It’s been over a year since the pandemic changed everything. As face-to-face interviews have become a thing of the past and video interviews have become the norm, I’ve conducted a number of them and have come back with a ton of insights to share.
We all know difficult and nerve-wracking interviews can be and that public speaking and audience engagement can be difficult enough under normal circumstances. And while presenting on video is tougher, doing so effectively will prove that you’re ready to be a part of this new online-centric business world. Here are a few public speaking techniques that you need to think about differently in the context of video interviews.
1. Body Language
Body language has always been important to interviews, but with video, it’s all about upper body language. Avoid rocking back and forth, smile, and have a statuesque and strong upper body posture.
2. Eye Contact
Eye contact is more important than ever. Oftentimes when I’ve interviewed a candidate I’ve noticed their eyes starting to wander to a second monitor or down to their phone. Try to refrain from multitasking when being interviewed and look straight at the camera. Show your interviewer that you have their undivided attention.
3. Concise, Slow Responses
It’s natural to get nervous and subconsciously start speaking in run-on sentences and go tangents. Make an effort to answer questions slowly and concisely, and try to communicate in chunks rather than all at once.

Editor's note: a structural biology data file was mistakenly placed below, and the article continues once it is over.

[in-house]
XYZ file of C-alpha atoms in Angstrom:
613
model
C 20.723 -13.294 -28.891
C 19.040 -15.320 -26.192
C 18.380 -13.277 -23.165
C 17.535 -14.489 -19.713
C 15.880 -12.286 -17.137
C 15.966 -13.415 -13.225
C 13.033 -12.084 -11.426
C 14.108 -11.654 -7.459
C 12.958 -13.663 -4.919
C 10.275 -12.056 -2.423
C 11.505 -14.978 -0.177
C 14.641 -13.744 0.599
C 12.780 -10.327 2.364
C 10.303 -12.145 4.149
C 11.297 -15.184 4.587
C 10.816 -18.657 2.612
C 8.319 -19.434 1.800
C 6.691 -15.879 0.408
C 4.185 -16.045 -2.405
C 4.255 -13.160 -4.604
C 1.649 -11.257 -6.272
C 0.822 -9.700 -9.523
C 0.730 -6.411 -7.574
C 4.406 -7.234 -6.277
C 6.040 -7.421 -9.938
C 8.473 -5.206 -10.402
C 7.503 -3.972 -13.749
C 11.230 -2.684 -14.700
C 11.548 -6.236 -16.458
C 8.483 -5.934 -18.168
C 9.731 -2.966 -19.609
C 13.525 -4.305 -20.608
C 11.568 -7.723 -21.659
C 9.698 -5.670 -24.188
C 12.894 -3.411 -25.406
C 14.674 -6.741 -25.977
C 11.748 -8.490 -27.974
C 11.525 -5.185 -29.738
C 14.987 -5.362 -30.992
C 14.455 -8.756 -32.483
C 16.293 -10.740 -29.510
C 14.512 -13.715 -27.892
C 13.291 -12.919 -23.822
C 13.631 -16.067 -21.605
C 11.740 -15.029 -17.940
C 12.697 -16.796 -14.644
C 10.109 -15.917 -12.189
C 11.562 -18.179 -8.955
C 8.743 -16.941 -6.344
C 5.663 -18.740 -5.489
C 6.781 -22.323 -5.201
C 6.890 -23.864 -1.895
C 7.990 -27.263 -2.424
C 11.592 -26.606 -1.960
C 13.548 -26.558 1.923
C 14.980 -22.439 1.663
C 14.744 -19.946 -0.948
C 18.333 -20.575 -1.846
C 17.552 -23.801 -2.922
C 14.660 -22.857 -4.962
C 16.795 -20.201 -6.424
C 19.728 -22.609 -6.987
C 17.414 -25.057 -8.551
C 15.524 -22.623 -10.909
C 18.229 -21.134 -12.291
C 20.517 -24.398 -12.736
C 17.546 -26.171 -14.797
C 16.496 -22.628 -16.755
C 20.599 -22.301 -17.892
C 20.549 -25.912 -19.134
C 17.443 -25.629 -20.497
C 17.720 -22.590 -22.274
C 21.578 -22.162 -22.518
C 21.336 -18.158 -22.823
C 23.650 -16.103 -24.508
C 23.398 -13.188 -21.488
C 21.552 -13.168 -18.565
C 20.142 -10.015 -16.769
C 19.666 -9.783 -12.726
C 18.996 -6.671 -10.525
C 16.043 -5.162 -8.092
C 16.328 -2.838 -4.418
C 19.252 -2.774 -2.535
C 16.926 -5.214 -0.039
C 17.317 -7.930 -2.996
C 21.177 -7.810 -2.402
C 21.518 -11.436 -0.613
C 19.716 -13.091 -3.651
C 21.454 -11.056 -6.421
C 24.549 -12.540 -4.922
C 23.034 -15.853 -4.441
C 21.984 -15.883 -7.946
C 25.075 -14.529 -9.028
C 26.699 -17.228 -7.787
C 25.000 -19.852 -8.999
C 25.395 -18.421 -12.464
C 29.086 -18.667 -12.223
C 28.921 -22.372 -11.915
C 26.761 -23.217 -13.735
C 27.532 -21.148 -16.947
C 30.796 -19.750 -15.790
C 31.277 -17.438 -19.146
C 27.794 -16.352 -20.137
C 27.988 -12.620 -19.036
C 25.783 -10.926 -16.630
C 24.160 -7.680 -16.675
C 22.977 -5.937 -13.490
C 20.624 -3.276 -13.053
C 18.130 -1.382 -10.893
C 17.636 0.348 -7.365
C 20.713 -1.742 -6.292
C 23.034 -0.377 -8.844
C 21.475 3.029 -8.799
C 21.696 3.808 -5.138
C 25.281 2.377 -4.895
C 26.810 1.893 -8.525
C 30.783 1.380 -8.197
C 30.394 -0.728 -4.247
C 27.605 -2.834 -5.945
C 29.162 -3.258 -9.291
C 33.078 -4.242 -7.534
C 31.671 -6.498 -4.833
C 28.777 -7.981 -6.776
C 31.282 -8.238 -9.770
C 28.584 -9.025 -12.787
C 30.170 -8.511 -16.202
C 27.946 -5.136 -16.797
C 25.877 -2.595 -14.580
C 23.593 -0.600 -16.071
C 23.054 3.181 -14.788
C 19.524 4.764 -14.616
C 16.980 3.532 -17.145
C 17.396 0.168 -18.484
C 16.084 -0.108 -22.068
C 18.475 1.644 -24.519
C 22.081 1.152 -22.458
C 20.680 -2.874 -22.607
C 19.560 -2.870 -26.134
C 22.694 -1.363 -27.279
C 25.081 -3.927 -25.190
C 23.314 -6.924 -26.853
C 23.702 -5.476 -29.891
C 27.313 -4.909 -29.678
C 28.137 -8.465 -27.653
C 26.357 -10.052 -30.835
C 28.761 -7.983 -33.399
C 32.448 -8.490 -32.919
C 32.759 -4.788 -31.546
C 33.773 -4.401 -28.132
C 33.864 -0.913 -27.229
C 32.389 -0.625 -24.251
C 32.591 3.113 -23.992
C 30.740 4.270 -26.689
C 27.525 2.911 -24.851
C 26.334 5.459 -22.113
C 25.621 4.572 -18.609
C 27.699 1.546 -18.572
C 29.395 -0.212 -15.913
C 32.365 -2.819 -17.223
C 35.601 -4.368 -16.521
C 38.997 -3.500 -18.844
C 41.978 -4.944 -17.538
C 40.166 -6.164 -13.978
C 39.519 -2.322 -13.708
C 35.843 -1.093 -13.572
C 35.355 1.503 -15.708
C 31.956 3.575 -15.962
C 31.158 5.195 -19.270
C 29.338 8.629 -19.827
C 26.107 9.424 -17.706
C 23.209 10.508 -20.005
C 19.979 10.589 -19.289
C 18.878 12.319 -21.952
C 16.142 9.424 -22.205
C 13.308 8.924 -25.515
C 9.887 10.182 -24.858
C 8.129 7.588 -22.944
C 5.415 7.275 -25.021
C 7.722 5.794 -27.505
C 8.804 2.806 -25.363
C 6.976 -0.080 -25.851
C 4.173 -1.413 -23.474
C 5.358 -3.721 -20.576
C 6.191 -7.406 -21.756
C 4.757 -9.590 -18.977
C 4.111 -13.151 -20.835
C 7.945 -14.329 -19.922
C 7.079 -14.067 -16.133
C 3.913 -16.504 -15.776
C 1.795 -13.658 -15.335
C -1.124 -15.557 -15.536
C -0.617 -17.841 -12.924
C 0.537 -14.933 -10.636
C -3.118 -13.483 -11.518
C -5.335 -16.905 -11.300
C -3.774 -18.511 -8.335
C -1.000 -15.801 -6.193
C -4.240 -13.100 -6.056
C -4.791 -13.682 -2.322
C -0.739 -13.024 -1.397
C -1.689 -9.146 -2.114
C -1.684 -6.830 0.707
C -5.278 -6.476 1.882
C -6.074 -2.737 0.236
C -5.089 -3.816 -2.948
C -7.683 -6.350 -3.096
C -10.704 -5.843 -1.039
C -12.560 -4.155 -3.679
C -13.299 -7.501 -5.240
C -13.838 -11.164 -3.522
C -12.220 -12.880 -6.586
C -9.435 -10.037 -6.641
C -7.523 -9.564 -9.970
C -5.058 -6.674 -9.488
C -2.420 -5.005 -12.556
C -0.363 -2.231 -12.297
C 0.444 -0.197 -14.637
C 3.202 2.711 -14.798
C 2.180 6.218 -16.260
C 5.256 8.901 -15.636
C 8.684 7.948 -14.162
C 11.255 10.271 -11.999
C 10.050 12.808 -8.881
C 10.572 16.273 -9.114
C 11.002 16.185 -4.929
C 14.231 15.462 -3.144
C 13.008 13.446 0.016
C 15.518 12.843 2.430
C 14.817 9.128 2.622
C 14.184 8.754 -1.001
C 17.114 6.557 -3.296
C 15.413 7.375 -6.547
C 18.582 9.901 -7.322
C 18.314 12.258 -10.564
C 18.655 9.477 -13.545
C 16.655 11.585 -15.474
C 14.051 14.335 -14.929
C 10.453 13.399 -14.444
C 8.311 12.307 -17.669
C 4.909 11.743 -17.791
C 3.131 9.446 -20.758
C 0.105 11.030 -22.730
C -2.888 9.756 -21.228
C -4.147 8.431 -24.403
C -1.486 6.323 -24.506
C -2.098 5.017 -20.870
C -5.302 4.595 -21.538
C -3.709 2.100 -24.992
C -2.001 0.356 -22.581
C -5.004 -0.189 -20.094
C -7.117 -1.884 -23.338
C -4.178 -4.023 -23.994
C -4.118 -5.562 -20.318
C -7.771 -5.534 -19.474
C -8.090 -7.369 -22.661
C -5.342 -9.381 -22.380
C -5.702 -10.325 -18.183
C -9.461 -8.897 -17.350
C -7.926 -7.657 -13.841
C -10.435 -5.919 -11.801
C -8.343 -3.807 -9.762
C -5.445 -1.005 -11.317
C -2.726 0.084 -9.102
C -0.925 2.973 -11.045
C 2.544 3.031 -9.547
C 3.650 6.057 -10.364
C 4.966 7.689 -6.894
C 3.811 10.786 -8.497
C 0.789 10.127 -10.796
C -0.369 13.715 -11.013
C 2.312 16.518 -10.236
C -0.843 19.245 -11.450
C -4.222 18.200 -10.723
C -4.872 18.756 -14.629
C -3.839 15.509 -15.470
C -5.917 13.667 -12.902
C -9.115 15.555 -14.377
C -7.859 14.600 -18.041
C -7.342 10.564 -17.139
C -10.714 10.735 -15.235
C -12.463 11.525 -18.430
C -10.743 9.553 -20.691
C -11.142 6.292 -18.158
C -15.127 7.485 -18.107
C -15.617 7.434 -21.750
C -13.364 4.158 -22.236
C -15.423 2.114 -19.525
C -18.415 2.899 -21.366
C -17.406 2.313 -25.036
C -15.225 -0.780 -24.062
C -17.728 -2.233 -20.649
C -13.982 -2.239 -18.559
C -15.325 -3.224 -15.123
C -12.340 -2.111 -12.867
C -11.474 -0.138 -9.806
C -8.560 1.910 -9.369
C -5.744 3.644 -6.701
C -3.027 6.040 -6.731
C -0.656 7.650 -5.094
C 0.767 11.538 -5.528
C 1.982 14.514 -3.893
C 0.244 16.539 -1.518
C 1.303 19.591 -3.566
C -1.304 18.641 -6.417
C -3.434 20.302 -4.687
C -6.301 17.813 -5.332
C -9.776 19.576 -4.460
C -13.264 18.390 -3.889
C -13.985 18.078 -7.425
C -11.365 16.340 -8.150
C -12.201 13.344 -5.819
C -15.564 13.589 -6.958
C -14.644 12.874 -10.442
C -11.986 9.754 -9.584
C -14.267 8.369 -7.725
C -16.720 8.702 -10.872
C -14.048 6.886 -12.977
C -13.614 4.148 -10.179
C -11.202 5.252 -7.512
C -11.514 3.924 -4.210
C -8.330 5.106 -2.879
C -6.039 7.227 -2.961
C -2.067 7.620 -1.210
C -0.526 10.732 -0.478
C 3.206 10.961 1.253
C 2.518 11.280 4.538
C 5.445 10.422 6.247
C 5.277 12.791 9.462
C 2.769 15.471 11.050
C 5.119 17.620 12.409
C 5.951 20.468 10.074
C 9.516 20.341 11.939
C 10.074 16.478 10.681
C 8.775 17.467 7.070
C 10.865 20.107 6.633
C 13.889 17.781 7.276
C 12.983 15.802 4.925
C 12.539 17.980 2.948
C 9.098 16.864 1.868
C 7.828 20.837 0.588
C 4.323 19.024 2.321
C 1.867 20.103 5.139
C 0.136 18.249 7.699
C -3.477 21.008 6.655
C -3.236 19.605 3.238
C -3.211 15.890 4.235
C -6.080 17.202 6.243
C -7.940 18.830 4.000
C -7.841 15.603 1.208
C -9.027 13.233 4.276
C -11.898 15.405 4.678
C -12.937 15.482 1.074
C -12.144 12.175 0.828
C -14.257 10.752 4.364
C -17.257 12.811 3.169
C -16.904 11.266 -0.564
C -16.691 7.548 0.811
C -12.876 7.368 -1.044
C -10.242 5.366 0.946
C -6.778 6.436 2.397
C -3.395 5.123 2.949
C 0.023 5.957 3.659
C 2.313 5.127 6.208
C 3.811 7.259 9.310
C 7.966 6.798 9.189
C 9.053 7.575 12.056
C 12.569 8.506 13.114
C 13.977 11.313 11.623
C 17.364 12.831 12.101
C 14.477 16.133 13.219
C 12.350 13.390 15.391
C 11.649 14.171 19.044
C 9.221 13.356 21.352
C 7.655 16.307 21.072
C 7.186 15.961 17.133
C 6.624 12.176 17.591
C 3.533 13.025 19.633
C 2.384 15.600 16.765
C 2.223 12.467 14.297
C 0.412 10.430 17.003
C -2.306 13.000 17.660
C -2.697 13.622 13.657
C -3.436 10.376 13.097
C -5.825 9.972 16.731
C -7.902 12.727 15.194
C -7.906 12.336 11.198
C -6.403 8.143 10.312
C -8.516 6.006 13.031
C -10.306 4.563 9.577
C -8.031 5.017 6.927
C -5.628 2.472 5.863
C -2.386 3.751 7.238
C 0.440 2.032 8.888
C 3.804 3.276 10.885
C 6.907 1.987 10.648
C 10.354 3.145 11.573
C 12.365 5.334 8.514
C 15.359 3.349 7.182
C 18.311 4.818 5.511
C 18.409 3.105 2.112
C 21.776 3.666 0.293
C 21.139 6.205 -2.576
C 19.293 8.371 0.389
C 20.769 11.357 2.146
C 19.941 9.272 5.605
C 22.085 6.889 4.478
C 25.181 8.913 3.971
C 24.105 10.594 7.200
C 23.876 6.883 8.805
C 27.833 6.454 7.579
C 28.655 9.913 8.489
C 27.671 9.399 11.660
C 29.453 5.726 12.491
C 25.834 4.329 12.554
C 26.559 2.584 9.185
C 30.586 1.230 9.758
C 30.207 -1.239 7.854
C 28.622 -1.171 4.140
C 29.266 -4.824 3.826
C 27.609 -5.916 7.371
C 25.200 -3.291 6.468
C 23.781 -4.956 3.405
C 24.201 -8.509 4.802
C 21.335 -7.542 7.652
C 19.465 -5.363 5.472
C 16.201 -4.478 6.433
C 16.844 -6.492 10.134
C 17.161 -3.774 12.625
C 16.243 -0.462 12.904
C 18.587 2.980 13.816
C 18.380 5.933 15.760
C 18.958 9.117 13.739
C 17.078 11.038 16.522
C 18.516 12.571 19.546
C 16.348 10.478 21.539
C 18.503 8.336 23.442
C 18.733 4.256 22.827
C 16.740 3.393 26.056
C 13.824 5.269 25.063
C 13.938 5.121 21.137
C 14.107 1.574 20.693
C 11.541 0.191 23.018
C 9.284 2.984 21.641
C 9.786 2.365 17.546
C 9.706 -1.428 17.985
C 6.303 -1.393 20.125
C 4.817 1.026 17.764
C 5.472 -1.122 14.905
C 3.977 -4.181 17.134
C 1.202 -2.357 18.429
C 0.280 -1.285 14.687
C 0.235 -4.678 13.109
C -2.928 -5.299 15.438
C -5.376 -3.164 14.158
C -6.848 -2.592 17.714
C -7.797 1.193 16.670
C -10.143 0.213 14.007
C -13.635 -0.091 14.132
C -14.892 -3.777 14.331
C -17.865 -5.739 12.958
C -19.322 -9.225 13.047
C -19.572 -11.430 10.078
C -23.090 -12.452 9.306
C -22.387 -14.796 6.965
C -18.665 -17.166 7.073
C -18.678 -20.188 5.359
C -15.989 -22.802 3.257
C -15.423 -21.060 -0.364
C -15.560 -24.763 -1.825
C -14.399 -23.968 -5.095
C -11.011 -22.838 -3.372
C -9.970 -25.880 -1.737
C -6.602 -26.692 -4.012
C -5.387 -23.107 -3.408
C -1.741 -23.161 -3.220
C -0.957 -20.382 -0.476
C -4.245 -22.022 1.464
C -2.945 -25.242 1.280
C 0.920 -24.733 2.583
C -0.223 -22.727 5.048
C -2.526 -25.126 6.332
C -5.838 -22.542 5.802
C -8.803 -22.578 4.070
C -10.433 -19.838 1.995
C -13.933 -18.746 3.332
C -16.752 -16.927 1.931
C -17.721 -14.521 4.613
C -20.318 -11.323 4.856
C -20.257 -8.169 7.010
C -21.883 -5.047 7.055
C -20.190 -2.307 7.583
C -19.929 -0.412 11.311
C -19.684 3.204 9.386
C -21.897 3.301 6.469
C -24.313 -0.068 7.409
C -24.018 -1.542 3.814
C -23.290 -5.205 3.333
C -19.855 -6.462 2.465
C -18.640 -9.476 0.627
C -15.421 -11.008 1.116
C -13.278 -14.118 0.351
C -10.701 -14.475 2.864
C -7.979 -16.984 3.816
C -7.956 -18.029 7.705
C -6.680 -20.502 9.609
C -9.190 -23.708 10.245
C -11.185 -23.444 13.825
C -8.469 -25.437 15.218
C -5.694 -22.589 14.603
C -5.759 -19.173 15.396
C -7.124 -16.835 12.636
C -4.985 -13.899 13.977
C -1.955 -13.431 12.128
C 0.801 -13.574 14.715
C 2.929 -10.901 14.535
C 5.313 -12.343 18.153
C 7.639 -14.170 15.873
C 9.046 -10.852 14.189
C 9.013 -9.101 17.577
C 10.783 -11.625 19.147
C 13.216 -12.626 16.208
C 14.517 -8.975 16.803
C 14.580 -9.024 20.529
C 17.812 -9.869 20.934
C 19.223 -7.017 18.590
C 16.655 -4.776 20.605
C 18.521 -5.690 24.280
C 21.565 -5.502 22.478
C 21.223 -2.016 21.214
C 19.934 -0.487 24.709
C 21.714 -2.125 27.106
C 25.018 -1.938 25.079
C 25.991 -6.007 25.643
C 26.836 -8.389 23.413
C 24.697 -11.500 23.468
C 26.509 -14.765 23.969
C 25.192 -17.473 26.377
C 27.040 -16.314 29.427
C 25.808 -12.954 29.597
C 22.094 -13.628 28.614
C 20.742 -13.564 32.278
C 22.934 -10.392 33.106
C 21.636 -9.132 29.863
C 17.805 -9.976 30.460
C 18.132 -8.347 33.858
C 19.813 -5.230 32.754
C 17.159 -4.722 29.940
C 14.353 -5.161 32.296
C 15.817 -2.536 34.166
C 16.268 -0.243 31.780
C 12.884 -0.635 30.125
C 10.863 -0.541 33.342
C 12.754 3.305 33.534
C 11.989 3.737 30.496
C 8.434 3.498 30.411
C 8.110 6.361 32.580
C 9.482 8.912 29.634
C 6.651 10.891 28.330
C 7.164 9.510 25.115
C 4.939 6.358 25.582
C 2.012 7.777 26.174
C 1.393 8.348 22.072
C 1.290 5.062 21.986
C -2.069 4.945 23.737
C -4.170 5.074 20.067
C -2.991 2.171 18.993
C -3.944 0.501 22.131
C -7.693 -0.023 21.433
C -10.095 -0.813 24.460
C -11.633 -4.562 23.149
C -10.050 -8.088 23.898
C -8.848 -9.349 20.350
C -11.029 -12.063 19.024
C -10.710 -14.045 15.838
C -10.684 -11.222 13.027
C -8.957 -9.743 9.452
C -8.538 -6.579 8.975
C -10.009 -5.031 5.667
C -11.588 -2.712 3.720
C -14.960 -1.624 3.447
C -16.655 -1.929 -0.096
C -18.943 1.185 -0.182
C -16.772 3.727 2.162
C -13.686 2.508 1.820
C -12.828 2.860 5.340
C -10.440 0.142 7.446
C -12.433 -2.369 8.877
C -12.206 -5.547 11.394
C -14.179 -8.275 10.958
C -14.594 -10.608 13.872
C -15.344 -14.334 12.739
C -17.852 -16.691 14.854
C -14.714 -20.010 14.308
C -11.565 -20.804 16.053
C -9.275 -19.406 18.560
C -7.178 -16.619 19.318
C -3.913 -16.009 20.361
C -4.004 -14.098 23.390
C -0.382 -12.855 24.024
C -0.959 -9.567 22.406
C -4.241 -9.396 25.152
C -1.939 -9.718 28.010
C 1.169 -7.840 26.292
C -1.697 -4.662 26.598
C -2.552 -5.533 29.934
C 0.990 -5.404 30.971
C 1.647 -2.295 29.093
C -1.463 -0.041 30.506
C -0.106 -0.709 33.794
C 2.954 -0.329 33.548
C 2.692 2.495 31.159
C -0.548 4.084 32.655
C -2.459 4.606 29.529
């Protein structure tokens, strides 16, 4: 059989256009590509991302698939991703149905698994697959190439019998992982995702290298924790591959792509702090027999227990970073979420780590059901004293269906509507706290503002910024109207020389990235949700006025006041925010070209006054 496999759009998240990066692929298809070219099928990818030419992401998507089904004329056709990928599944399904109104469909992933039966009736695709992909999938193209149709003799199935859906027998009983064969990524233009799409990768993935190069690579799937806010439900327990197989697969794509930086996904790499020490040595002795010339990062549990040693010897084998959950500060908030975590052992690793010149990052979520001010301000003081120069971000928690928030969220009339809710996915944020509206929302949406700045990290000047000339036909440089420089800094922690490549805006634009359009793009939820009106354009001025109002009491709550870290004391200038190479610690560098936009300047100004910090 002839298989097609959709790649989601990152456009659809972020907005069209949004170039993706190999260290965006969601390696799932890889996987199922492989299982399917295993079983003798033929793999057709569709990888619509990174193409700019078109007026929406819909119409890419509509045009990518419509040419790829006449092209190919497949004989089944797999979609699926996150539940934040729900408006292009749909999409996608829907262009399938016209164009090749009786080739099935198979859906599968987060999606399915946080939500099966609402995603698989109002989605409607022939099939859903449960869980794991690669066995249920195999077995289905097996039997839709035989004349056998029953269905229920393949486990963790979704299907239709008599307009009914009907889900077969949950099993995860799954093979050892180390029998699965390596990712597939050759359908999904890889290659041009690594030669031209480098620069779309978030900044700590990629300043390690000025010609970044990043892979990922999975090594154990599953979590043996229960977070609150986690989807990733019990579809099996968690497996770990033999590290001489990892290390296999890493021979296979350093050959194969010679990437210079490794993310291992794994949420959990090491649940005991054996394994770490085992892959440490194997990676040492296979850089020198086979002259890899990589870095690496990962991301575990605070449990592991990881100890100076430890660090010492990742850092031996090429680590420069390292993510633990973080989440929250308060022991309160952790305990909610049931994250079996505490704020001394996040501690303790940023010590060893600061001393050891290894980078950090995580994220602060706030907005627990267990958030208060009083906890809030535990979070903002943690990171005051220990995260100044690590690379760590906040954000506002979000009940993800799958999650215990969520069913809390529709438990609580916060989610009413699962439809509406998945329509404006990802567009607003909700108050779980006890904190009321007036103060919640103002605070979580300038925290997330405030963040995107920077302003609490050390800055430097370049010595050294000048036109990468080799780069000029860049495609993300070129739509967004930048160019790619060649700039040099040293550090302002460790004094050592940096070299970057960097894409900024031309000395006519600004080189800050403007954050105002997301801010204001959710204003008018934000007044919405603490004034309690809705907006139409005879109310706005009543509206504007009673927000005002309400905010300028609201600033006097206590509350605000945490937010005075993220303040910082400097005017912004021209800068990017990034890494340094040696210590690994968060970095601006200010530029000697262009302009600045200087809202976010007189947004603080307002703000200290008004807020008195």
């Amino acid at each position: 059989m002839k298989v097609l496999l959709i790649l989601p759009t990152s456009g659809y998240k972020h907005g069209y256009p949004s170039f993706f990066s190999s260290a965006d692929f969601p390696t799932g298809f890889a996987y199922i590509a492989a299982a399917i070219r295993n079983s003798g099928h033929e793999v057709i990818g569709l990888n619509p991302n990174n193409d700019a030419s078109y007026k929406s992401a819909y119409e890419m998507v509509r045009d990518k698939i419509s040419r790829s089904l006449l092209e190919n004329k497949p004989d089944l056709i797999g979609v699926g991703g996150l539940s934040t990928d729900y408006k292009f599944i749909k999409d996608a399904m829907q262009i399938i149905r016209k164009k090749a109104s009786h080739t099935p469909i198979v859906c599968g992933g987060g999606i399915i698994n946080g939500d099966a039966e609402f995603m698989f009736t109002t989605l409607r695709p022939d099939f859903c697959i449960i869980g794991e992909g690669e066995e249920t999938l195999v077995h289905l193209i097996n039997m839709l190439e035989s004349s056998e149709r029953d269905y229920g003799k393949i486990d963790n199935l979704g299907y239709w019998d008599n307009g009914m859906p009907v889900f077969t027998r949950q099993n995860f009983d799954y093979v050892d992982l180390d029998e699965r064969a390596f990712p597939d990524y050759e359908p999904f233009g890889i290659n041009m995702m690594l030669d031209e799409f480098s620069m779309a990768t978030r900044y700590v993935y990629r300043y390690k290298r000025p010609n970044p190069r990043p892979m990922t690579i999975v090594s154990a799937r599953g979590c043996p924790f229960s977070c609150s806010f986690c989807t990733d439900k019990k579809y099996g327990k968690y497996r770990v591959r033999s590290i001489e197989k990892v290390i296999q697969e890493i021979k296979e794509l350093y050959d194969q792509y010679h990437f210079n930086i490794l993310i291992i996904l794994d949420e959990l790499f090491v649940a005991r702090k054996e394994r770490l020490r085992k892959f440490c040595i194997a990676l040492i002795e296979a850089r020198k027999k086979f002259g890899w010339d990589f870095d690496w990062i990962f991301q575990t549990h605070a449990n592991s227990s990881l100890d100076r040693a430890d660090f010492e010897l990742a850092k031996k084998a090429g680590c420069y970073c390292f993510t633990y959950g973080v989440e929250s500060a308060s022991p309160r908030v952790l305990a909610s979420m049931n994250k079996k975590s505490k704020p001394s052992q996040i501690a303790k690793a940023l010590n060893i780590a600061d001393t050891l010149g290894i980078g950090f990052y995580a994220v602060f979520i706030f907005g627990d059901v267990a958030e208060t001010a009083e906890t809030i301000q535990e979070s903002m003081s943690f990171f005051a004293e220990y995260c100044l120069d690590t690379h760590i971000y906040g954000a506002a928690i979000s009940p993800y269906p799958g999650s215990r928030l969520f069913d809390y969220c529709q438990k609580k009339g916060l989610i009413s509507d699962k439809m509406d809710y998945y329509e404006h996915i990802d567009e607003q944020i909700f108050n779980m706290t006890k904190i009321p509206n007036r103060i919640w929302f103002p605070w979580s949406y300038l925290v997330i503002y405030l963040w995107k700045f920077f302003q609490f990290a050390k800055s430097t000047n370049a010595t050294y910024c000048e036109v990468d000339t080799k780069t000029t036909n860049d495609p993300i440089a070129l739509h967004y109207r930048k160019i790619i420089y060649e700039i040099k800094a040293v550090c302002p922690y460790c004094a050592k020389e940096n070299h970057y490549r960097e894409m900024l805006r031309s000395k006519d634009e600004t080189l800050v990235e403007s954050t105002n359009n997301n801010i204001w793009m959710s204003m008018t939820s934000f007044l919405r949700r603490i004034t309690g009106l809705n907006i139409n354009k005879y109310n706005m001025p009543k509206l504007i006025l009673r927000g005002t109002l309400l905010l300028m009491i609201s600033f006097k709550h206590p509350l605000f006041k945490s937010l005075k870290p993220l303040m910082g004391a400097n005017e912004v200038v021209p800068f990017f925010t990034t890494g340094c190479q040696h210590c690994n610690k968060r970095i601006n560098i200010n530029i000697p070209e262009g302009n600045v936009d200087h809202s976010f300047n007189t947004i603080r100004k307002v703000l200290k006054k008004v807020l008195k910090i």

4. Vocal Variety
Just like in face-to-face presentations, vocal variety is critical over video. Be it raising your voice or emphasizing parts of your sentences, keep things engaging by switching up how you sound. Otherwise, you might sound monotonous and uninterested.
5. “Checking In”
It’s easy to fall into talking constantly without pausing to check and ensure that your audience (the interviewer) is following and engaged. Be sure to pause every now and then to see if they have any questions or comments before continuing.
6. Test Everything in Advance
With all the video conferencing software out there between Microsoft Teams, GoToMeeting, Zoom, and others, you don’t know what tool your interviewer might be using. This is why it’s important to make sure all of the above work in advance. Conduct a test with a friend to ensure you know how to connect and navigate each platform properly.
7. Have a Back-Up Device Ready
In case you run into the nightmare scenario of one of your devices dying mid-interview, having a backup device ready to go is a lifesaver. Be it a phone, tablet, or another computer, being able to hop right back on via a second device will show your interview how prepared and agile you are.
8. Professional Attire Still Matters
Just because you’re doing the interview from your home doesn’t mean it’s okay to wear a t-shirt during your interview. Putting in the effort to appear professional via a nice top and a little grooming can go a long way.
9. Simple Virtual Backgrounds
No matter where you’re taking the video call, try to have a background that doesn’t distract the interviewer. If you don’t have a clean room available, hang a white sheet behind you to keep the focus squarely on you during the interview.
10. Show You’re Taking Notes
In face-to-face interviews, it’s common to take notes to show that you’re actively listening. Over video where the focus is on your face, though, it’s harder to communicate that. To overcome this hurdle, make sure the interviewer sees that you have a pen in your hand or nonchalantly turn a page in your notebook.